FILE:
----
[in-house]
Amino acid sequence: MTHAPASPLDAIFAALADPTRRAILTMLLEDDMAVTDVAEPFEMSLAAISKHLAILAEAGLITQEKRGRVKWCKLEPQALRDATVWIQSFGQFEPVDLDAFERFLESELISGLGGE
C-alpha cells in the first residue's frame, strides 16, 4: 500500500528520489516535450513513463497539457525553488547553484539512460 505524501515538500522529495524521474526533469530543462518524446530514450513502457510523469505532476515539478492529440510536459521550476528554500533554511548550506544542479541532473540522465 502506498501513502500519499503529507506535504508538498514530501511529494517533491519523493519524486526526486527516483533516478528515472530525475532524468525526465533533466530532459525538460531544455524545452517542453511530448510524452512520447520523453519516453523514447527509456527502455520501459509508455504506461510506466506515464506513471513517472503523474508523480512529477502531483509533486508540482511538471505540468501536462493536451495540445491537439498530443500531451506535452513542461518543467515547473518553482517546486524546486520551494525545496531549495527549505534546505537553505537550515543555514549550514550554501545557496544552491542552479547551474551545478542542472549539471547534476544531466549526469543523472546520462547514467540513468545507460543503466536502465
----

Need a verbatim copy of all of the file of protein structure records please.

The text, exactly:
[in-house]
Amino acid sequence: MTHAPASPLDAIFAALADPTRRAILTMLLEDDMAVTDVAEPFEMSLAAISKHLAILAEAGLITQEKRGRVKWCKLEPQALRDATVWIQSFGQFEPVDLDAFERFLESELISGLGGE
C-alpha cells in the first residue's frame, strides 16, 4: 500500500528520489516535450513513463497539457525553488547553484539512460 505524501515538500522529495524521474526533469530543462518524446530514450513502457510523469505532476515539478492529440510536459521550476528554500533554511548550506544542479541532473540522465 502506498501513502500519499503529507506535504508538498514530501511529494517533491519523493519524486526526486527516483533516478528515472530525475532524468525526465533533466530532459525538460531544455524545452517542453511530448510524452512520447520523453519516453523514447527509456527502455520501459509508455504506461510506466506515464506513471513517472503523474508523480512529477502531483509533486508540482511538471505540468501536462493536451495540445491537439498530443500531451506535452513542461518543467515547473518553482517546486524546486520551494525545496531549495527549505534546505537553505537550515543555514549550514550554501545557496544552491542552479547551474551545478542542472549539471547534476544531466549526469543523472546520462547514467540513468545507460543503466536502465